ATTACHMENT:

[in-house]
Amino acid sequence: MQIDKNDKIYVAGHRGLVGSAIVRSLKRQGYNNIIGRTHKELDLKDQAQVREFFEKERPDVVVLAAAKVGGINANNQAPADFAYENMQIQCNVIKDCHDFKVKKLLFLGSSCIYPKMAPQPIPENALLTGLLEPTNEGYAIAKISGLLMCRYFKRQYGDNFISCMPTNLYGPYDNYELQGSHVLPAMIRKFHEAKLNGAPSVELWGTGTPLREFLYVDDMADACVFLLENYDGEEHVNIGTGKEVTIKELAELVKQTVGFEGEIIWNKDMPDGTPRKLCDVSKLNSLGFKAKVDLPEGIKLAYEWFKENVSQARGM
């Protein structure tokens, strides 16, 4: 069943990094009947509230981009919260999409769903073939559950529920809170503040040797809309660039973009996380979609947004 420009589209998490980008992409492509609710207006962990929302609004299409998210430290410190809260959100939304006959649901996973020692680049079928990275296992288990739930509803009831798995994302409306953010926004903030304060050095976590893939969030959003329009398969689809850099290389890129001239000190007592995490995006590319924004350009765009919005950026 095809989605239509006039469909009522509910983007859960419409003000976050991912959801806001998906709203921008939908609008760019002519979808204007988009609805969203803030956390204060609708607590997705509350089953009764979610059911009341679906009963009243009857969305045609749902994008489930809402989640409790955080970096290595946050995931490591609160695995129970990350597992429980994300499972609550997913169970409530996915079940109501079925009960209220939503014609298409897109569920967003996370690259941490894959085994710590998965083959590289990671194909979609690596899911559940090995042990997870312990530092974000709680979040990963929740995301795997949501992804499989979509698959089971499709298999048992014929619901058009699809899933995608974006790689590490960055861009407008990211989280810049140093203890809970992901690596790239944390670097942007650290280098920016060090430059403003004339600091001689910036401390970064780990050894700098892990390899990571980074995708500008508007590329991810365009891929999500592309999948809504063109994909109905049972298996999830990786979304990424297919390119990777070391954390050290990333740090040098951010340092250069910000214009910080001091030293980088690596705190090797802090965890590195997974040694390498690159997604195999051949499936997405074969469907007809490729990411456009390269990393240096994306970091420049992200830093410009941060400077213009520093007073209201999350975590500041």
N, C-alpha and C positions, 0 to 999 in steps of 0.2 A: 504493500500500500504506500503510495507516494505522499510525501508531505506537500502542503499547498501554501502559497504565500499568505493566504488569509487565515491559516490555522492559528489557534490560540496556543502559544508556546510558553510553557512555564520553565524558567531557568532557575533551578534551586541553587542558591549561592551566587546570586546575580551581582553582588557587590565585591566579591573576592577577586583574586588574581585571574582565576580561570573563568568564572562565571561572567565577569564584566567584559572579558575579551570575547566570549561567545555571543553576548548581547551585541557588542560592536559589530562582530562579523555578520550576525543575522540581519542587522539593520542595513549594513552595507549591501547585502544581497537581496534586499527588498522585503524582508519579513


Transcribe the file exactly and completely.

[in-house]
Amino acid sequence: MQIDKNDKIYVAGHRGLVGSAIVRSLKRQGYNNIIGRTHKELDLKDQAQVREFFEKERPDVVVLAAAKVGGINANNQAPADFAYENMQIQCNVIKDCHDFKVKKLLFLGSSCIYPKMAPQPIPENALLTGLLEPTNEGYAIAKISGLLMCRYFKRQYGDNFISCMPTNLYGPYDNYELQGSHVLPAMIRKFHEAKLNGAPSVELWGTGTPLREFLYVDDMADACVFLLENYDGEEHVNIGTGKEVTIKELAELVKQTVGFEGEIIWNKDMPDGTPRKLCDVSKLNSLGFKAKVDLPEGIKLAYEWFKENVSQARGM
């Protein structure tokens, strides 16, 4: 069943990094009947509230981009919260999409769903073939559950529920809170503040040797809309660039973009996380979609947004 420009589209998490980008992409492509609710207006962990929302609004299409998210430290410190809260959100939304006959649901996973020692680049079928990275296992288990739930509803009831798995994302409306953010926004903030304060050095976590893939969030959003329009398969689809850099290389890129001239000190007592995490995006590319924004350009765009919005950026 095809989605239509006039469909009522509910983007859960419409003000976050991912959801806001998906709203921008939908609008760019002519979808204007988009609805969203803030956390204060609708607590997705509350089953009764979610059911009341679906009963009243009857969305045609749902994008489930809402989640409790955080970096290595946050995931490591609160695995129970990350597992429980994300499972609550997913169970409530996915079940109501079925009960209220939503014609298409897109569920967003996370690259941490894959085994710590998965083959590289990671194909979609690596899911559940090995042990997870312990530092974000709680979040990963929740995301795997949501992804499989979509698959089971499709298999048992014929619901058009699809899933995608974006790689590490960055861009407008990211989280810049140093203890809970992901690596790239944390670097942007650290280098920016060090430059403003004339600091001689910036401390970064780990050894700098892990390899990571980074995708500008508007590329991810365009891929999500592309999948809504063109994909109905049972298996999830990786979304990424297919390119990777070391954390050290990333740090040098951010340092250069910000214009910080001091030293980088690596705190090797802090965890590195997974040694390498690159997604195999051949499936997405074969469907007809490729990411456009390269990393240096994306970091420049992200830093410009941060400077213009520093007073209201999350975590500041």
N, C-alpha and C positions, 0 to 999 in steps of 0.2 A: 504493500500500500504506500503510495507516494505522499510525501508531505506537500502542503499547498501554501502559497504565500499568505493566504488569509487565515491559516490555522492559528489557534490560540496556543502559544508556546510558553510553557512555564520553565524558567531557568532557575533551578534551586541553587542558591549561592551566587546570586546575580551581582553582588557587590565585591566579591573576592577577586583574586588574581585571574582565576580561570573563568568564572562565571561572567565577569564584566567584559572579558575579551570575547566570549561567545555571543553576548548581547551585541557588542560592536559589530562582530562579523555578520550576525543575522540581519542587522539593520542595513549594513552595507549591501547585502544581497537581496534586499527588498522585503524582508519579513